Why Moab Matters - Part 1
I’m doing an experiment. This week I write about why Moab, Utah matters to me. A place I’ve visited many times and come to love. Then I’m spending the weekend in Moab with my brother, and next week I will write again about why Moab matters, and we'll see what happens.
For the two people who don’t know, Moab is a small city located in Southern Utah. It sits a stone's throw from two of the most famous national parks in America, namely Arches National Park and Canyonlands National Park. This area provides access to endless recreation and natural wonder. So understandably people from all over the world are drawn to it. I have lived in Utah most of my life, so for me Moab is a luxury, a world class experience I can casually go experience on a whim if I want. So with that in mind, here we go:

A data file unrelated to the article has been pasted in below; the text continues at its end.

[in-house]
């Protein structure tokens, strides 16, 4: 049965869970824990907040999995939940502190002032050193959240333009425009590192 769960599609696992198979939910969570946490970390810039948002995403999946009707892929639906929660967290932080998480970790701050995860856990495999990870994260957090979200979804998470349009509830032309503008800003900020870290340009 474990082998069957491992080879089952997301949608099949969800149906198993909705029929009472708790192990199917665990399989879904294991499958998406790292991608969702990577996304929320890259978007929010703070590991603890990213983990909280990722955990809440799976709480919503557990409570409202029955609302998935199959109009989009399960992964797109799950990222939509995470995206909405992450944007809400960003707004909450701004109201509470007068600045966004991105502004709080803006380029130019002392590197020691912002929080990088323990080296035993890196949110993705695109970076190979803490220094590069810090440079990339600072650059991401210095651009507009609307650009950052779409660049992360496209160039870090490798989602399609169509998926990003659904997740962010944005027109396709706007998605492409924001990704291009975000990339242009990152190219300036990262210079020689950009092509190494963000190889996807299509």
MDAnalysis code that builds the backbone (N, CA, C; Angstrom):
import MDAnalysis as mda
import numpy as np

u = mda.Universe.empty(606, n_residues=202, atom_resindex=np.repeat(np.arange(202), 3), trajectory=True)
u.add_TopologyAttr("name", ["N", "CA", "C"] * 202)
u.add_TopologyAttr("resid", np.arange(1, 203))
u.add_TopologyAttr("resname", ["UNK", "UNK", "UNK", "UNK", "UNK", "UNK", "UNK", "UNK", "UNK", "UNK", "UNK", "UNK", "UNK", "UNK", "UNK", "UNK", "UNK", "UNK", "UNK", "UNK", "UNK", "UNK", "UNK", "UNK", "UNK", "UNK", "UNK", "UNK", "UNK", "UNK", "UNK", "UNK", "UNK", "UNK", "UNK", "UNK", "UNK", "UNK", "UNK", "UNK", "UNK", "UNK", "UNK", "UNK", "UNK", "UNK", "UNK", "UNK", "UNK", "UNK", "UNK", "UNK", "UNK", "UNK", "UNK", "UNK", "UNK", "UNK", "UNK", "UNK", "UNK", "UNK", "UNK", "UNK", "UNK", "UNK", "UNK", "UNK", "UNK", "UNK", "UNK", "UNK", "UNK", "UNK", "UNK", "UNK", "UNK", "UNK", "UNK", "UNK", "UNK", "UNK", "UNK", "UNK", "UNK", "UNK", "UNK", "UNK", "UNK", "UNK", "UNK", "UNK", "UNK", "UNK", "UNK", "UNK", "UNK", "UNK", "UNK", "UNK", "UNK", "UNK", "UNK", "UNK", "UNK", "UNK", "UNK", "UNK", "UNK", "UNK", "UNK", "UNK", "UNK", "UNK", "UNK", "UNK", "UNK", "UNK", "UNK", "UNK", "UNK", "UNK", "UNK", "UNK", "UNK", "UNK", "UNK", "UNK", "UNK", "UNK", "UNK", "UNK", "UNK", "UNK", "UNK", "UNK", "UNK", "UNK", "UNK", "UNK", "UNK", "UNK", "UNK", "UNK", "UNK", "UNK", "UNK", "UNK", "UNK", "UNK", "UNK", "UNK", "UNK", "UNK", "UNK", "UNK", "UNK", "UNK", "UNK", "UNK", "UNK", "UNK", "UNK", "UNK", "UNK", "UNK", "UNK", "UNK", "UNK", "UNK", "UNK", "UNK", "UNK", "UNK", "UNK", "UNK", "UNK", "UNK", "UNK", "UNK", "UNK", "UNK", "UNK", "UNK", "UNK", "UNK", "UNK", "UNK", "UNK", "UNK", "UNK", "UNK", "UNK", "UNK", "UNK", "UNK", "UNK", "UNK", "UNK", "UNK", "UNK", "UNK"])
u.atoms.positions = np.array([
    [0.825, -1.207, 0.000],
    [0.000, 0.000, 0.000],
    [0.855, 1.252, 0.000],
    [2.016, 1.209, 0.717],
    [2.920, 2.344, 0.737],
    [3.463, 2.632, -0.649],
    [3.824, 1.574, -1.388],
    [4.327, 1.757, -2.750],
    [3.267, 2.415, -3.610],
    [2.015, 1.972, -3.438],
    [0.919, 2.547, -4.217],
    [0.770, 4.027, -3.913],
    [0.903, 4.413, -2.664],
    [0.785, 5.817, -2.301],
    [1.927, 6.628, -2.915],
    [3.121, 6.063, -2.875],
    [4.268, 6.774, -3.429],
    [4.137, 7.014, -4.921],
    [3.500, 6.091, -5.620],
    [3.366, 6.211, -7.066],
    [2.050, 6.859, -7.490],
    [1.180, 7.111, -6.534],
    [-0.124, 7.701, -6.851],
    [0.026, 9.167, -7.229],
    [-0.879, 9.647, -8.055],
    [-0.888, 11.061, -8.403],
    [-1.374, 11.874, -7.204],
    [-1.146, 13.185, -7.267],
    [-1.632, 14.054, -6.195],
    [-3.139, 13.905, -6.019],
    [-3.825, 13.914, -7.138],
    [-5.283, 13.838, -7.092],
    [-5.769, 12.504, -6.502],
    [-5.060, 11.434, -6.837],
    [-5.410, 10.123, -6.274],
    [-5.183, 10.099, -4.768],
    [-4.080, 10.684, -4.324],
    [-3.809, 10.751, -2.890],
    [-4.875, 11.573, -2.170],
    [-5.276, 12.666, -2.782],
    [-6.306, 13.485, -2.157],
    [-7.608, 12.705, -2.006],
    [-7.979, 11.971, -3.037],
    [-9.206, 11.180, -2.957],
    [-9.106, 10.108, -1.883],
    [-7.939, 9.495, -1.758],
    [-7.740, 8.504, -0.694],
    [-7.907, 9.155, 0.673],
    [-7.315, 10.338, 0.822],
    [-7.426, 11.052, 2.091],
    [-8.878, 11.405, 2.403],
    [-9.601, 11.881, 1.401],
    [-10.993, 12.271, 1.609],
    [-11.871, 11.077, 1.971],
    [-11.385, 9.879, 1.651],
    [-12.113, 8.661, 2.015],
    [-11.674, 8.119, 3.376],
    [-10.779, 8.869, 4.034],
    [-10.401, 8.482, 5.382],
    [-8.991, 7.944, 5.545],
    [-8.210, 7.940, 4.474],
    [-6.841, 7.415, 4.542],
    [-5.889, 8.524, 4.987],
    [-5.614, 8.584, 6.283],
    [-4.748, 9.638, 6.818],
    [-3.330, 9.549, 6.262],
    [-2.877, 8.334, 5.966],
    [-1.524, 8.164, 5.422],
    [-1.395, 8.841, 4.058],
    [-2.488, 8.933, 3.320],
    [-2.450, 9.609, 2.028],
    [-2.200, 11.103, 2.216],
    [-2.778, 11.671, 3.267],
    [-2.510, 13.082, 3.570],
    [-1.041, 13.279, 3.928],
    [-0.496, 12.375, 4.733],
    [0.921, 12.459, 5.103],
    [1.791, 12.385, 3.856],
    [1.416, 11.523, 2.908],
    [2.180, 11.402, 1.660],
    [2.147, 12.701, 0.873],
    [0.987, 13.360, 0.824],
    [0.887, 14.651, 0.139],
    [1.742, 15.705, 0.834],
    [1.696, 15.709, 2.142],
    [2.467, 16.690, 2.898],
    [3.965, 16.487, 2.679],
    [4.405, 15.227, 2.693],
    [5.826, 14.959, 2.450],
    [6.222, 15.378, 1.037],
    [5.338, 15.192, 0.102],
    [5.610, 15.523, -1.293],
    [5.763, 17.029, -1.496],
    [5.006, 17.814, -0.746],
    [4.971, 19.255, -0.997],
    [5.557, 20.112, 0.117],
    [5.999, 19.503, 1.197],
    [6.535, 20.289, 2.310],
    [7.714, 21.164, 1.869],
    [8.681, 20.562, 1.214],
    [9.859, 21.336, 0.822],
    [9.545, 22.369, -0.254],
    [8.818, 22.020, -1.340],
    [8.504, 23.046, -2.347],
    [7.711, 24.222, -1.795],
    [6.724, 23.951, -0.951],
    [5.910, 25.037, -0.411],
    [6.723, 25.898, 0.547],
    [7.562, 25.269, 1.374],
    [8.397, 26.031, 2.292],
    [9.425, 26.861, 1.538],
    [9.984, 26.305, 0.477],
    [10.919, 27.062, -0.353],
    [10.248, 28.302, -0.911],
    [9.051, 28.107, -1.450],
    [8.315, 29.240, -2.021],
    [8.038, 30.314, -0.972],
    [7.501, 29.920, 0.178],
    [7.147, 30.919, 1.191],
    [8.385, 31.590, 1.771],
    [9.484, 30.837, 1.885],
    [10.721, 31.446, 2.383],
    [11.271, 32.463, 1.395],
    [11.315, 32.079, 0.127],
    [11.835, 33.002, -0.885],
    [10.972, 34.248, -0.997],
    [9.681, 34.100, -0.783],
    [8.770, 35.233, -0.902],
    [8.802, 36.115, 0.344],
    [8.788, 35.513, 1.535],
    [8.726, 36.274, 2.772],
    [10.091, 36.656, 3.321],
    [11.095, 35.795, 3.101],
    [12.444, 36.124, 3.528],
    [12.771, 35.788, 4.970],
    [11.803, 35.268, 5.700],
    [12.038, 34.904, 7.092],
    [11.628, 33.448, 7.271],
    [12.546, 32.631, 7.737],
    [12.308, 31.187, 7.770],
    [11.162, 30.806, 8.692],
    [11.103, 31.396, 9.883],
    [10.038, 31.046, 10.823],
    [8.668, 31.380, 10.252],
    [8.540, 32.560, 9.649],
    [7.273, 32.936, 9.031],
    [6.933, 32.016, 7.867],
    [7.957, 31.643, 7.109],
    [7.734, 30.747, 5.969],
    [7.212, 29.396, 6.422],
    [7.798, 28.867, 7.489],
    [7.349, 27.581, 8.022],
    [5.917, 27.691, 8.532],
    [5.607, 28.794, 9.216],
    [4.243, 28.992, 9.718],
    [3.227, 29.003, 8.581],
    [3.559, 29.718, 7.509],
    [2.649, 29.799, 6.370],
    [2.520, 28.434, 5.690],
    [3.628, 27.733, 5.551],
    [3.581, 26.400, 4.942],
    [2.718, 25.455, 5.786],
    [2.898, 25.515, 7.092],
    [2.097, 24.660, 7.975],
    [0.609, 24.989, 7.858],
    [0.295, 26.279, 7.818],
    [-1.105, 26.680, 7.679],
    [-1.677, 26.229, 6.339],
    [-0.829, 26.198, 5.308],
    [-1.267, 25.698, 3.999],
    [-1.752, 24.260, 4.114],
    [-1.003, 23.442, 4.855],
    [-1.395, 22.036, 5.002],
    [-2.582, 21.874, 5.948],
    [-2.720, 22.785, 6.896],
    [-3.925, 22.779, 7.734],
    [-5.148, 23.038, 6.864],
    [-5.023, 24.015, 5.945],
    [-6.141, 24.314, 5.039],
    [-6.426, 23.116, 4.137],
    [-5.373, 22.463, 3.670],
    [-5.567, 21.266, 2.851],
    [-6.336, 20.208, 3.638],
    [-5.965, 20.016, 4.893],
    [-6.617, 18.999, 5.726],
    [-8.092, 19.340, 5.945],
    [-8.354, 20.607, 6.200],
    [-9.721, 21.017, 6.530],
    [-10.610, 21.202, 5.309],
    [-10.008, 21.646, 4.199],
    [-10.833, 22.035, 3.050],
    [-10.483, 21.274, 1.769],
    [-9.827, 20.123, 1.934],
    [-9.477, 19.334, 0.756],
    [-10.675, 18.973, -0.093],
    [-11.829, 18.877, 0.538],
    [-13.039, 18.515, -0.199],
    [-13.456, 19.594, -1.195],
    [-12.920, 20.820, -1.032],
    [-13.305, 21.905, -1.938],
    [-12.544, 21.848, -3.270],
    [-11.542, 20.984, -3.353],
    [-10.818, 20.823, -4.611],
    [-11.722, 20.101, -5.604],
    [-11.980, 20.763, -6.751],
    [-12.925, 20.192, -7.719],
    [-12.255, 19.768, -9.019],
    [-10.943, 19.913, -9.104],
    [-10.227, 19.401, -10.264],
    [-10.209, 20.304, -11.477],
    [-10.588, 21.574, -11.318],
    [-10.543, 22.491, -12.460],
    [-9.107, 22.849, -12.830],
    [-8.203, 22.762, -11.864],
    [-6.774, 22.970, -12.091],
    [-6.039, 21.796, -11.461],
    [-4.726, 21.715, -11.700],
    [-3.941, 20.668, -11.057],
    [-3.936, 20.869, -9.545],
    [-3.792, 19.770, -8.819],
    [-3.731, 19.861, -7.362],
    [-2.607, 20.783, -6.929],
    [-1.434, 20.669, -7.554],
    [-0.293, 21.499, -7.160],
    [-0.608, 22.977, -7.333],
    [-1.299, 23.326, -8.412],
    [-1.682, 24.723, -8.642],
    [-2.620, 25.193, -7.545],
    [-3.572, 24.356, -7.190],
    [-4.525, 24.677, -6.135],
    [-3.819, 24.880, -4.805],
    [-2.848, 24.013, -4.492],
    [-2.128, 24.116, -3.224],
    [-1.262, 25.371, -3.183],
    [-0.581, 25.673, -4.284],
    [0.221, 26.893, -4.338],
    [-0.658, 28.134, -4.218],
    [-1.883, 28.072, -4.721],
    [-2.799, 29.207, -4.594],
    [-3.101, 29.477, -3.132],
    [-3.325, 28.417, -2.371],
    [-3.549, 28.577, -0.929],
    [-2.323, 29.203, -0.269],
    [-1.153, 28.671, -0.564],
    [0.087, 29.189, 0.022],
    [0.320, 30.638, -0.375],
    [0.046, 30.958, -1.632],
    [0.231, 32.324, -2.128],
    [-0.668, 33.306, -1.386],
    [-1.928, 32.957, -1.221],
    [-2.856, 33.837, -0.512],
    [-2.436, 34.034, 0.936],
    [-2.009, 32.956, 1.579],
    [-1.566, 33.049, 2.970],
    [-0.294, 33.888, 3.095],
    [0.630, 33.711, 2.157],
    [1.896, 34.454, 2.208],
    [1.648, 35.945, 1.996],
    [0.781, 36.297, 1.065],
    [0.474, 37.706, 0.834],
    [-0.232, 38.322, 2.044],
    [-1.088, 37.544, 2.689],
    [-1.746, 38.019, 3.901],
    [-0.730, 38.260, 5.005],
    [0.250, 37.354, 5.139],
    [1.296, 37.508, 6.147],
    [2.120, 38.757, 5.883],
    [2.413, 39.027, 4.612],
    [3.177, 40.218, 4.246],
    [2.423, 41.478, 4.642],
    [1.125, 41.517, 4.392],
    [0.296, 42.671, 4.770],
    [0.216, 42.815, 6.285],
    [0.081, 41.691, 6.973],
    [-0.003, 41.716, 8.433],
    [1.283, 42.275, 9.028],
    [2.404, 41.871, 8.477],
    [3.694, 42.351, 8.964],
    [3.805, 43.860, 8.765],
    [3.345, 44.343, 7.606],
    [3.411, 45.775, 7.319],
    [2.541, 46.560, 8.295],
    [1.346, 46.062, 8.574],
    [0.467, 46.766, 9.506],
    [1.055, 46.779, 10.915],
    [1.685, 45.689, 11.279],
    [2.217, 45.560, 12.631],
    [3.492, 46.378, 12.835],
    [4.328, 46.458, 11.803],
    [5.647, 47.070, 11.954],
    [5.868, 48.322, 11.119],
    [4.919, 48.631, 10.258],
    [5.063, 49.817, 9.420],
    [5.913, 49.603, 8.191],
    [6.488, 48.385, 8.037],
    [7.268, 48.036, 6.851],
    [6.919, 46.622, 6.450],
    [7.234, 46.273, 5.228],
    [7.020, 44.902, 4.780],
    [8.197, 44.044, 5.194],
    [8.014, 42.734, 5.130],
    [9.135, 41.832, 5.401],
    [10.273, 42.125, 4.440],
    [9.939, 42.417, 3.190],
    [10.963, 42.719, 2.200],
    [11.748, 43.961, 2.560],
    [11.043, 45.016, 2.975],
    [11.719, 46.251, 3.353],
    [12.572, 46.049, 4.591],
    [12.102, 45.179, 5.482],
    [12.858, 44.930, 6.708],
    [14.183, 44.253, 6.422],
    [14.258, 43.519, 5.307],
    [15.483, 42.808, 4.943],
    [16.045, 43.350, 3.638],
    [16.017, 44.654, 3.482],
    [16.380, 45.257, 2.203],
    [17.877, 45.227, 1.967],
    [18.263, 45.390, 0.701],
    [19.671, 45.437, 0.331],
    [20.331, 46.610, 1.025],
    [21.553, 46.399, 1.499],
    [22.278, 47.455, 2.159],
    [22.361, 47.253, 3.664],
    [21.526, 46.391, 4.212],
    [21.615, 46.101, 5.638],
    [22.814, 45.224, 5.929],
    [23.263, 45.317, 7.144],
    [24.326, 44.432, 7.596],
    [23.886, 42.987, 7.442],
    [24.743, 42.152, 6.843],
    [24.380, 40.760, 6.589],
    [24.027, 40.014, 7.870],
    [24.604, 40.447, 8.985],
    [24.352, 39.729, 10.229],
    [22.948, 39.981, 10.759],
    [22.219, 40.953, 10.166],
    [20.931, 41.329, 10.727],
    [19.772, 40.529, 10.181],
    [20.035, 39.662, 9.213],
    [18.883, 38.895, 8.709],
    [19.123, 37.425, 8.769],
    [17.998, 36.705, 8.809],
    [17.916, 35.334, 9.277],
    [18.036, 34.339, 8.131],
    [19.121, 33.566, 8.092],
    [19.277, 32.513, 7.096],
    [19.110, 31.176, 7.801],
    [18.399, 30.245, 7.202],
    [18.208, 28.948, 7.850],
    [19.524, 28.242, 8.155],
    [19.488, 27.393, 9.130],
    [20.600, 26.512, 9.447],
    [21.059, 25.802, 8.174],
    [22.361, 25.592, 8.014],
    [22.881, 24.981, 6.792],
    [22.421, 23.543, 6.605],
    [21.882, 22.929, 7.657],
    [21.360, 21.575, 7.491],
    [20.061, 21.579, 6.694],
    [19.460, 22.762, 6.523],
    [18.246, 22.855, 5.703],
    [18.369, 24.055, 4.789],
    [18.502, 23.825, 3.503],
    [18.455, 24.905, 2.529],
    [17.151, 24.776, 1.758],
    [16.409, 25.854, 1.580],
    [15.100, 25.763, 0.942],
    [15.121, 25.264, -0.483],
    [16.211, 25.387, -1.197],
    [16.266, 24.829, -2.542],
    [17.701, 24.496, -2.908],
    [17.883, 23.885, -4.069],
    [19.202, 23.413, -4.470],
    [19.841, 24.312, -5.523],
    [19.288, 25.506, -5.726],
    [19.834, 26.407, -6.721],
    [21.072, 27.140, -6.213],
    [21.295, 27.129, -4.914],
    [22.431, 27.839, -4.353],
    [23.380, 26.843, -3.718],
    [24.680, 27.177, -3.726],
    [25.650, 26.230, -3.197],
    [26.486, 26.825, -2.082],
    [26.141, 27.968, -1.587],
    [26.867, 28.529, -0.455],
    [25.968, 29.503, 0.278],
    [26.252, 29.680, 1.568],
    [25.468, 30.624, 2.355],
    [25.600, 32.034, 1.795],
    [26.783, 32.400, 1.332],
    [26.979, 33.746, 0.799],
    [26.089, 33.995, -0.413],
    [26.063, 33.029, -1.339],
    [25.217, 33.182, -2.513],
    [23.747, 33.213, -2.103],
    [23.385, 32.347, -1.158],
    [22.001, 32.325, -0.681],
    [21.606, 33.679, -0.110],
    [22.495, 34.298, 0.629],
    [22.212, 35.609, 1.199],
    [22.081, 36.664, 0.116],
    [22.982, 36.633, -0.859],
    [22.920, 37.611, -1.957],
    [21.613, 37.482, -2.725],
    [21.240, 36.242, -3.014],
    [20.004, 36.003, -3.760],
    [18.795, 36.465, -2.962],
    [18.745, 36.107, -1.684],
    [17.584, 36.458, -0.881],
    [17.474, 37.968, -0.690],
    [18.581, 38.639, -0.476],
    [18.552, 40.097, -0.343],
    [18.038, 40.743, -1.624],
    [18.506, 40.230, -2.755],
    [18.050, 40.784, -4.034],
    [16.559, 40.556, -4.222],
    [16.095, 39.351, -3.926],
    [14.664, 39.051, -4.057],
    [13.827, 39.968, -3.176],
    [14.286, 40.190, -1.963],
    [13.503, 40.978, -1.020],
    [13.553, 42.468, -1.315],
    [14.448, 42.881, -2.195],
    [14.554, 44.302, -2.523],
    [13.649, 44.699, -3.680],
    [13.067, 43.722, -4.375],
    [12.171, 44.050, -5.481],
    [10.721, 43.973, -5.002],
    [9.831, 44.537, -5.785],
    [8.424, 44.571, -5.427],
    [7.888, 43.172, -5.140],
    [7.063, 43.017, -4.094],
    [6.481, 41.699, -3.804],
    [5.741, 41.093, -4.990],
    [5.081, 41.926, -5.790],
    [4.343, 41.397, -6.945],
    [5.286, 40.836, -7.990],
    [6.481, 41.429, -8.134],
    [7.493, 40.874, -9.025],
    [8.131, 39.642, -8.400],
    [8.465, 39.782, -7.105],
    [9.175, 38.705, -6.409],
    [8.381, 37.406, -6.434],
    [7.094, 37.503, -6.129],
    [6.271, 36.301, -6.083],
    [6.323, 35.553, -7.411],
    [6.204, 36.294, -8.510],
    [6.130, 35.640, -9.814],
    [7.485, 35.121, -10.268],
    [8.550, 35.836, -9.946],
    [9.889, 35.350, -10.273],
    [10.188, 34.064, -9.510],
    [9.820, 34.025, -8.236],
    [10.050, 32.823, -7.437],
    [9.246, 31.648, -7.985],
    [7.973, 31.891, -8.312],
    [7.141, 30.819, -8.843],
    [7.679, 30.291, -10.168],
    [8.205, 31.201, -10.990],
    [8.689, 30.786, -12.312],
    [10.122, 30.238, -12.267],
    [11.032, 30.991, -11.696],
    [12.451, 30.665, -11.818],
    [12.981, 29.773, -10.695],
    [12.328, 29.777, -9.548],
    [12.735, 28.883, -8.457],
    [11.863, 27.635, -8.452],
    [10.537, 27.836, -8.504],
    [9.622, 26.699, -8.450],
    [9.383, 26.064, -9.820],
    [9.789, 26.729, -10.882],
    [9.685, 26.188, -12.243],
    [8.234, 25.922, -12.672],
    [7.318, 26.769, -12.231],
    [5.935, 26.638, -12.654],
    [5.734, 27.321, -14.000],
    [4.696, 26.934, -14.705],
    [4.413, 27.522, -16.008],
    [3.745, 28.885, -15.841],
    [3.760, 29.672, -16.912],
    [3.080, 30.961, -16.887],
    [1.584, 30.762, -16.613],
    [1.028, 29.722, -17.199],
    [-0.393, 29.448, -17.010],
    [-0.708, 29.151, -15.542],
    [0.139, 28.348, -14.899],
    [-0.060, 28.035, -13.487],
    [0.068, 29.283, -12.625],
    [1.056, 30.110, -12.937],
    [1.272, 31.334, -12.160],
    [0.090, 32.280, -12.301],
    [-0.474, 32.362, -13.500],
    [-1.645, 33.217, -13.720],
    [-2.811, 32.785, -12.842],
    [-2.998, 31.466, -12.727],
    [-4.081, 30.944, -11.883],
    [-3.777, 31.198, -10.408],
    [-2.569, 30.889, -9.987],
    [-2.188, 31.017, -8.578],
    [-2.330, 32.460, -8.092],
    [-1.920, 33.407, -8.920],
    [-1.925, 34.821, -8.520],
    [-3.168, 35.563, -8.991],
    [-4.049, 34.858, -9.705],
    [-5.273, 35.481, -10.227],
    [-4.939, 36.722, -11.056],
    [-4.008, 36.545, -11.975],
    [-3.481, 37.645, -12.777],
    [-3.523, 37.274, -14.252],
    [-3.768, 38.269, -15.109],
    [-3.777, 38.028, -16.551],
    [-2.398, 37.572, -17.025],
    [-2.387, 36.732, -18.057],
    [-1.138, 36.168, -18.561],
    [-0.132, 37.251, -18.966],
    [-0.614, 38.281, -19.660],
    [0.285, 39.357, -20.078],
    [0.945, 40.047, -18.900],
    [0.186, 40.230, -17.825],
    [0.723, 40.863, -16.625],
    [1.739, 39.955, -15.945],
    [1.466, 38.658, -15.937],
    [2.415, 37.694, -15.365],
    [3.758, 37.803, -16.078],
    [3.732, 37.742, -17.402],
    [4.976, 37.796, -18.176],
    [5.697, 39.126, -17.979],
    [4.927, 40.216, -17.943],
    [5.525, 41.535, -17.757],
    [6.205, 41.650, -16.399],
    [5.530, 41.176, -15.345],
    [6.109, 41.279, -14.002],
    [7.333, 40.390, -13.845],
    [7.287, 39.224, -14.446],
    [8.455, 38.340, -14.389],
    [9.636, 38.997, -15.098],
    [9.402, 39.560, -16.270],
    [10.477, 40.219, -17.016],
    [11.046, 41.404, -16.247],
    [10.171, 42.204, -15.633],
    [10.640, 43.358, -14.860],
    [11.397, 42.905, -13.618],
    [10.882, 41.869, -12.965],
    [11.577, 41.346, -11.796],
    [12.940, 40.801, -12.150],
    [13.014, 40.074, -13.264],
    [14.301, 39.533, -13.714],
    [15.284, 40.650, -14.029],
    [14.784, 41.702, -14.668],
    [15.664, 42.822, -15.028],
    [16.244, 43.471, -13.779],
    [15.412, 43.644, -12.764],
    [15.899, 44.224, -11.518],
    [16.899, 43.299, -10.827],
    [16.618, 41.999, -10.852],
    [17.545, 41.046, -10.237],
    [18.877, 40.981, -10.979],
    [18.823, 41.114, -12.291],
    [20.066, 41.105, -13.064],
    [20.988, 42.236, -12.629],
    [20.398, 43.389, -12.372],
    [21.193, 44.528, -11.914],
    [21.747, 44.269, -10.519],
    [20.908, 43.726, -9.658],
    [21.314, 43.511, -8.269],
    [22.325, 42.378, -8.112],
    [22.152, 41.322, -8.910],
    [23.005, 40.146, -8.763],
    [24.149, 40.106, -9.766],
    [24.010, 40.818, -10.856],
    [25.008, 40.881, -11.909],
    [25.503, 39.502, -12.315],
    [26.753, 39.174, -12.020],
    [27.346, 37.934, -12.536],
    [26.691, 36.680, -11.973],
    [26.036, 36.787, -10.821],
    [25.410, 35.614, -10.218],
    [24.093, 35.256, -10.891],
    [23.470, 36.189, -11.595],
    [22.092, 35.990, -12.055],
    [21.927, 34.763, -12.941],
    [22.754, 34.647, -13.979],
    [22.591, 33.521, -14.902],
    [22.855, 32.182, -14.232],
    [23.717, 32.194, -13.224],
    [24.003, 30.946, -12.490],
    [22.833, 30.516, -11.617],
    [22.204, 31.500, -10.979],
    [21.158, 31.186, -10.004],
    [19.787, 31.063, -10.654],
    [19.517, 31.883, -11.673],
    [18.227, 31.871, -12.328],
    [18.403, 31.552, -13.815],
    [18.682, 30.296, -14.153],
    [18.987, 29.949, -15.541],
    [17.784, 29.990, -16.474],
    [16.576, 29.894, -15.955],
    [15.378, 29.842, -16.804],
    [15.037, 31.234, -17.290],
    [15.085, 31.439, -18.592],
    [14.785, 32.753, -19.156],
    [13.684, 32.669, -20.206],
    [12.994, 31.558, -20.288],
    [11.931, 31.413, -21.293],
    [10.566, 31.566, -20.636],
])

Moab is like a Christmas stocking. Packed full of treats and tradition, memories your life can depend on. Memories like when our car broke down in Canyonlands and the friendly Moabites took us in, fed us spaghetti and let us nap on their couch. Memories like the 13.1 miles of the half marathon along the Colorado River that will always bring me pride. Memories like that week I ended up there twice, unplanned. Memories of bathing in parking lots, shoes full of sand, sneaking bikes into hotels, losing cairns in the dark, the coldest Thanksgiving ever, and laying on my back with stars and stone hanging over me.
Moab is like a good childhood. You miss it and wish you could live in it forever. A childhood where the playgrounds surpass all abilities. Where the bounding, exploring, and obstacle courses go on from horizon to horizon. Where the rocks are full of impossible animals, cowboys and indians, whispers and laughs.
Moab is my lost-boy happy thought that fills me with flight. As long as I can, I will get to Moab every year. Millions of years of preparation have gone into making the few hours of my life I get to spend there unforgettable. Those millions of years of pressure, wind, and water have made my slender hours there thick with accomplishment. And inside all those accomplishments, those personal exploration accolades, I found a happy place. A geographic grandparent that spoils me every time I make my way over the river and through the woods.